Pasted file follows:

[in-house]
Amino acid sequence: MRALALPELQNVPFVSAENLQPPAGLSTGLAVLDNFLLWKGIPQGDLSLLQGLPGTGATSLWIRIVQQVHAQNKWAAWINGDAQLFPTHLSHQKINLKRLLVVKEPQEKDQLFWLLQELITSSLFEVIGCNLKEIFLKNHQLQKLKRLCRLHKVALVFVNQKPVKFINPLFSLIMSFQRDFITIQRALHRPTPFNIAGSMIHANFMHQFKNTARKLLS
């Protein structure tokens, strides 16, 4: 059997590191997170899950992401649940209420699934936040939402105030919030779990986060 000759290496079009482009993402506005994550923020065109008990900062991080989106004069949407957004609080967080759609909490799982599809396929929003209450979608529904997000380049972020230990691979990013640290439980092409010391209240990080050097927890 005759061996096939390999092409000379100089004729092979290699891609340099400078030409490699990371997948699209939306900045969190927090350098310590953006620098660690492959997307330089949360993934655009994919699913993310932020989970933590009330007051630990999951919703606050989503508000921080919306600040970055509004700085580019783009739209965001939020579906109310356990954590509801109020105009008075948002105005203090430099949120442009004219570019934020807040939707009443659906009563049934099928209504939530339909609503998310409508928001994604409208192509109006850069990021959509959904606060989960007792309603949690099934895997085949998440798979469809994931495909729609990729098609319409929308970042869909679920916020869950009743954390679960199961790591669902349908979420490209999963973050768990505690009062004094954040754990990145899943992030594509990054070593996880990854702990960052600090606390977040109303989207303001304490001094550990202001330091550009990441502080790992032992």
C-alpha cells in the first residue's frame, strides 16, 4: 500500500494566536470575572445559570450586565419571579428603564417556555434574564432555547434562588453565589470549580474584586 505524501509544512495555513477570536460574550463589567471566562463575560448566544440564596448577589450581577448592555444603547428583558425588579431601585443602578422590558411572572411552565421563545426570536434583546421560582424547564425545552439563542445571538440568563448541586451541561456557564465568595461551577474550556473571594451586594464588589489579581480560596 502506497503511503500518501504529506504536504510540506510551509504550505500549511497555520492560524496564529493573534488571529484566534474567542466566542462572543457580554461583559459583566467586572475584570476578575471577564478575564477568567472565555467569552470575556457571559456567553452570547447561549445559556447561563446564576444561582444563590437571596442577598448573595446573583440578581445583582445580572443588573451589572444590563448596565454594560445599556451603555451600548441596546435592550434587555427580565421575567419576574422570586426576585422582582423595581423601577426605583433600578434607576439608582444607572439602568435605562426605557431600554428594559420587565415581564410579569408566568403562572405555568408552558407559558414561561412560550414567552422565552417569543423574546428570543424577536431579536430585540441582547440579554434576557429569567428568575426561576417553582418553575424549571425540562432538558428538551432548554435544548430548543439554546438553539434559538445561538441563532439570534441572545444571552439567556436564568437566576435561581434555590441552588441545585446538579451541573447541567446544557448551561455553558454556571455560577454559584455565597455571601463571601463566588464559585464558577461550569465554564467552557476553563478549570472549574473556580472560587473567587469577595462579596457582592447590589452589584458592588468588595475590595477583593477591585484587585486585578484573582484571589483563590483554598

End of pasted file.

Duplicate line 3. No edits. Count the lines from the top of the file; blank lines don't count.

């Protein structure tokens, strides 16, 4: 059997590191997170899950992401649940209420699934936040939402105030919030779990986060 000759290496079009482009993402506005994550923020065109008990900062991080989106004069949407957004609080967080759609909490799982599809396929929003209450979608529904997000380049972020230990691979990013640290439980092409010391209240990080050097927890 005759061996096939390999092409000379100089004729092979290699891609340099400078030409490699990371997948699209939306900045969190927090350098310590953006620098660690492959997307330089949360993934655009994919699913993310932020989970933590009330007051630990999951919703606050989503508000921080919306600040970055509004700085580019783009739209965001939020579906109310356990954590509801109020105009008075948002105005203090430099949120442009004219570019934020807040939707009443659906009563049934099928209504939530339909609503998310409508928001994604409208192509109006850069990021959509959904606060989960007792309603949690099934895997085949998440798979469809994931495909729609990729098609319409929308970042869909679920916020869950009743954390679960199961790591669902349908979420490209999963973050768990505690009062004094954040754990990145899943992030594509990054070593996880990854702990960052600090606390977040109303989207303001304490001094550990202001330091550009990441502080790992032992």